Gates: Things like peer-to-peer. We've got an infrastructure in there. Advanced use of RSS (Really Simple Syndication) so all the applications don't have to go and rebuild those things. I was really impressed seeing how HP had taken their touch screen and made photo-type scenarios really simple. You don't even think you are using software when you select and organize and do a little bit of editing. It's so natural.

Q: You mention peer-to-peer. We haven't heard a lot about peer-to-peer lately. It got kind of a bad rap from the music-sharing days. Is that technology ready for a comeback, and what sorts of things does it allow?
Gates: We have rich APIs (application programming interfaces) and we actually use those ourselves to let you set up a meeting with somebody who is nearby and share a screen with them. We haven't seen it as something that all software people can build on. Most people have had to build their own infrastructure and that's meant that it has really limited the usage. Now we are seeing that (software makers) in general can write peer-to-peer applications. It's up to them to show us where it can go.

Q: One of the things that Microsoft tried to introduce with Vista is the idea that megahertz isn't necessarily the best way to measure a PC. The Windows Experience Index was an attempt to give you an overall sense of how powerful a PC is. We've seen it go from something that was really prominent in the early test versions to something that is maybe not as prominent. Is it still something that's important?
Gates: Our team has done a great job on this, where you can look at the score in each individual area, like the graphics or CPU. You can also have an overall rating. It had gotten so confusing for people to try and understand these things, that we decided just having a linear scale in a few of the key areas and a way of bringing that together, it would help you in terms of picking games out or knowing what the right hardware is. (We've done) a lot of work with the industry to try and take what has been very complex and bring it down to a numeric scale.

Bill Gates
Credit: Ina Fried/CNET News.com
Microsoft Chairman Bill Gates extolled
the virtues of Windows Vista at a
launch event Monday in New York.

Some of the early reviews of Vista haven't exactly been glowing. I'm curious what you make of that?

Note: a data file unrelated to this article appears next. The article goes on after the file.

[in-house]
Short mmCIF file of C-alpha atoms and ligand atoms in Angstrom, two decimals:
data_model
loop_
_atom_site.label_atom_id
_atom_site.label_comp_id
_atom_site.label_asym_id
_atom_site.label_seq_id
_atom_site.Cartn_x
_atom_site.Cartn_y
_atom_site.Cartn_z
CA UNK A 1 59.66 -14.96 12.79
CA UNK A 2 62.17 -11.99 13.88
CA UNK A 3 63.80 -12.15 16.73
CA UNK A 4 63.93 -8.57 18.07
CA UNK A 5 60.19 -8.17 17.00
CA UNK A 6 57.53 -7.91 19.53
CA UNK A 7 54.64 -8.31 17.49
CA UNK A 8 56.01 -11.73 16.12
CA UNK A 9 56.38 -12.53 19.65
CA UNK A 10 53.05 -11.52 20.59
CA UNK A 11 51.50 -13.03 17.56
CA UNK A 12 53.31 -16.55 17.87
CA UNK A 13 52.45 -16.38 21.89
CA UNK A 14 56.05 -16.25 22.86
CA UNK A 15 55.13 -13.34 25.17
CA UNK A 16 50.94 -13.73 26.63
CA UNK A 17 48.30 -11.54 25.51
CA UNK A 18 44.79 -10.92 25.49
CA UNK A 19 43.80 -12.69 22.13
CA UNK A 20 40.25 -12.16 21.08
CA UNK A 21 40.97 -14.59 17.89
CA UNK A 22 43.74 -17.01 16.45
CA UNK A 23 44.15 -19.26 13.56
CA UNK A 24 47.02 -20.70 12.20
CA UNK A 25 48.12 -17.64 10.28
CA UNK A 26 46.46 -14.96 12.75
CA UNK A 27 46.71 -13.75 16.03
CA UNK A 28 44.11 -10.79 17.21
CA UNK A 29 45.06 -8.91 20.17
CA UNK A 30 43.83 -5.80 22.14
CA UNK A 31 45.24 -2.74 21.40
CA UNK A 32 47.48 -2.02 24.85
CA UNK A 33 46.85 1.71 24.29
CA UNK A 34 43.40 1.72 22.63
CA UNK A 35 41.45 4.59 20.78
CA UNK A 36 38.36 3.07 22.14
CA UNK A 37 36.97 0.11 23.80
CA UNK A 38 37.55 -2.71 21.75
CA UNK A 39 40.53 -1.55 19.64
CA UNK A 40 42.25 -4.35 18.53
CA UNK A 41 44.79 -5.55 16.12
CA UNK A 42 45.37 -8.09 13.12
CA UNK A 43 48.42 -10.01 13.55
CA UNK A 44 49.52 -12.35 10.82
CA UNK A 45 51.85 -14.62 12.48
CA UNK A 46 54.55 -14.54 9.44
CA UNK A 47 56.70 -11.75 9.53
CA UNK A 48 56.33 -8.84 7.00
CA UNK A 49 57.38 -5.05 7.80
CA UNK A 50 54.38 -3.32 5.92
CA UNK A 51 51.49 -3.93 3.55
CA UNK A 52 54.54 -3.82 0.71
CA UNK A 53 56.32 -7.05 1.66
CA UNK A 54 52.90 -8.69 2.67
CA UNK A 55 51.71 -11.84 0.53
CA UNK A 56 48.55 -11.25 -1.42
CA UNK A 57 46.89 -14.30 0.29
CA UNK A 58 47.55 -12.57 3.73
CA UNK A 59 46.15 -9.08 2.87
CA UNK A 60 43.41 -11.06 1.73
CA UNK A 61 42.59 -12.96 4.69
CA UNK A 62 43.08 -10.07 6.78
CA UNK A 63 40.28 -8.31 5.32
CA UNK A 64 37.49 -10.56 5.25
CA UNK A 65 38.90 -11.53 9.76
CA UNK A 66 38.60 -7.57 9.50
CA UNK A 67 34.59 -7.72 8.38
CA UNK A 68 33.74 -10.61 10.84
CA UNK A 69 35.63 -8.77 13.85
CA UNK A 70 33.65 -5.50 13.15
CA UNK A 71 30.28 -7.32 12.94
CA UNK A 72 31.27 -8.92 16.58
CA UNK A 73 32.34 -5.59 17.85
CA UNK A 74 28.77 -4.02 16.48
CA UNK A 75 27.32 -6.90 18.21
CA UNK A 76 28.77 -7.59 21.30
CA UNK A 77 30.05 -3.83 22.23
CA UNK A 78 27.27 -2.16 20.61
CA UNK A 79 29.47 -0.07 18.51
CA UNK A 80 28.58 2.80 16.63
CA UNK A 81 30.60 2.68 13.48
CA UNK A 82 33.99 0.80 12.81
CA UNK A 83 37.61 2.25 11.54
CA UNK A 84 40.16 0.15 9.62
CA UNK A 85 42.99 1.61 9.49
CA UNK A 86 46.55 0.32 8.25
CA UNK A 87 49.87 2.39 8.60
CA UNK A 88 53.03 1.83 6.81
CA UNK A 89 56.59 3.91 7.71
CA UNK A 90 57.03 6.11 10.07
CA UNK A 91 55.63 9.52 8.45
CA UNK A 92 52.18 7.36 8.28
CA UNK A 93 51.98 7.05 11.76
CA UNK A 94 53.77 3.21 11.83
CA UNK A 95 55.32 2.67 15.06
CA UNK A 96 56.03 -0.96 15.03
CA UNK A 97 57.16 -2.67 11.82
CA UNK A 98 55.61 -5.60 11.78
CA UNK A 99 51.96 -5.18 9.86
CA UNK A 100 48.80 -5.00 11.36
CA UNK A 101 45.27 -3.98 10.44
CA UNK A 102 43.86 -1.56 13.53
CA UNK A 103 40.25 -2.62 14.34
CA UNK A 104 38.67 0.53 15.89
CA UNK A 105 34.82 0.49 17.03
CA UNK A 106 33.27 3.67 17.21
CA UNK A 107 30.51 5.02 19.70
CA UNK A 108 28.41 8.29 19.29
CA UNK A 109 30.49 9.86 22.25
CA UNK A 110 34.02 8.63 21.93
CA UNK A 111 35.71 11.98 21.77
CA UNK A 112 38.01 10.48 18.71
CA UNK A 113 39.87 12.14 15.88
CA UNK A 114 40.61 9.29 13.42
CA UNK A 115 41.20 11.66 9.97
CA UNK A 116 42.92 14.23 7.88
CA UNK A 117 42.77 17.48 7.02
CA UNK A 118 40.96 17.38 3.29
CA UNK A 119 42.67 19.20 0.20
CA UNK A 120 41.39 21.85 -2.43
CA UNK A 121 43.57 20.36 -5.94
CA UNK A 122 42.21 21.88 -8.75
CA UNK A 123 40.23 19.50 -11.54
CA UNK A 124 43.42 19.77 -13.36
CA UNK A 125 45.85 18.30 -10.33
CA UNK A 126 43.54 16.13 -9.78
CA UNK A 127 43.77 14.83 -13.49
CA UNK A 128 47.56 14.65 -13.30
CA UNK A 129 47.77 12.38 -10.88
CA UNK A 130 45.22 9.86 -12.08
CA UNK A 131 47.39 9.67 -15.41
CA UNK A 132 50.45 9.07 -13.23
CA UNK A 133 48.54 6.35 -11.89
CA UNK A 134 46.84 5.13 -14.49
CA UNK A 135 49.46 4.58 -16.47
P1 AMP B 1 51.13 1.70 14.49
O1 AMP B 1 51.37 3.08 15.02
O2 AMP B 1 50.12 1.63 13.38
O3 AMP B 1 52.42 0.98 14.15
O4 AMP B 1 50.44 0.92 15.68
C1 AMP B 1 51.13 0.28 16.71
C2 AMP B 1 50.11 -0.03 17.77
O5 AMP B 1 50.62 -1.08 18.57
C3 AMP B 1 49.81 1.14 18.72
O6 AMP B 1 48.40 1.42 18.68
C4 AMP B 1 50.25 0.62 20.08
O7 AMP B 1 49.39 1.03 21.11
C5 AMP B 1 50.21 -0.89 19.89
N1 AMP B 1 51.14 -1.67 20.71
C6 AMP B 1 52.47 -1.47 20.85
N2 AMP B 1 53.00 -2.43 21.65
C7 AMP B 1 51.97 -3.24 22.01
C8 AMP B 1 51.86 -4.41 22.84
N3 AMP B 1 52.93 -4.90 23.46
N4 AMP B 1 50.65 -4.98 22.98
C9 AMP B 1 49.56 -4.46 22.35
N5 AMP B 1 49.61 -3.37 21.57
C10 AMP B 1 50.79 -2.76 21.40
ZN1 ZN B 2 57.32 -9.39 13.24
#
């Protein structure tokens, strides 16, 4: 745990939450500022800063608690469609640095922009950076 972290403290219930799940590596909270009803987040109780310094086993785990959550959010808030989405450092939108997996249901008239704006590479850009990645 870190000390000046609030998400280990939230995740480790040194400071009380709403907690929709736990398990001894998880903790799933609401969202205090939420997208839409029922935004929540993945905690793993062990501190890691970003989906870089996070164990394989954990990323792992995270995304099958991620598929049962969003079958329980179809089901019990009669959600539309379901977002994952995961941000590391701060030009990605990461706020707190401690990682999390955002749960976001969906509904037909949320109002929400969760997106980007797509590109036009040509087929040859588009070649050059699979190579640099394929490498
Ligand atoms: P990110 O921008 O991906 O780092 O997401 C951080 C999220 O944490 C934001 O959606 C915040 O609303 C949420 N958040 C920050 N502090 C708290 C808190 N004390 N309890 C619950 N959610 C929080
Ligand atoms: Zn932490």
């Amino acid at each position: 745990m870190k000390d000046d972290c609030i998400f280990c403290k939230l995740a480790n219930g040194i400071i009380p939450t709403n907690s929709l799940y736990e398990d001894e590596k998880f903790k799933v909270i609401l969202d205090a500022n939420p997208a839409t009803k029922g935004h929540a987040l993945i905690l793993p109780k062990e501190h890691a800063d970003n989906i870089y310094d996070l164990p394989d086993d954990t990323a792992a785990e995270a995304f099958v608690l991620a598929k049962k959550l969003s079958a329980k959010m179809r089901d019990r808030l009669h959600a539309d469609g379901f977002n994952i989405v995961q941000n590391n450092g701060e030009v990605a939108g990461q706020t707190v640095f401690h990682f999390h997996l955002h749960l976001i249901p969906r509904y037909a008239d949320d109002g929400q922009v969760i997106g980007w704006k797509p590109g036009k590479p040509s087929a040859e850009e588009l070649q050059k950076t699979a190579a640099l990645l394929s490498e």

Gates: Actually, most of the reviews have been very positive. In some ways, people covered the schedule, but they forgot all of the cool stuff that was going on. So they are kind of amazed now that they look and (see) hey, this is what this has been all about.

You laid out the vision for where you guys were going with Vista at the Professional Developers Conference in Los Angeles back in 2003. From your perspective, how much of that vision is reflected in the product that is shipping this week?
Gates: We were able to achieve virtually everything we set out to do. We did not change the file system into a database-like approach. That turned out to be a little ahead of its time. With the exception of that, the presentation richness, the security, the organization-type things that we have here. It's very dramatic. Obviously, we will do more in the future, but this is the foundation that will make Windows computing far simpler.

Office and Vista are just now becoming available for consumers, but they have been available to large businesses since November. Do you have any sense yet of how quickly businesses might be moving to the new product?
Gates: We've got some huge customers like Citicorp, with 350,000 desktops, who have decided to make that move fully this year. A lot more software distribution is being done over the network, so you are not having to visit the machines. It is easier for corporations to do the upgrade than it would have been in the past. A lot of people with their corporate licenses have these upgrades available to them. We expect to see a faster uptake than ever before on a new version. Obviously consumers have been faster to move to the new thing than businesses in general, but here we've made the ease of migration the best it's ever been.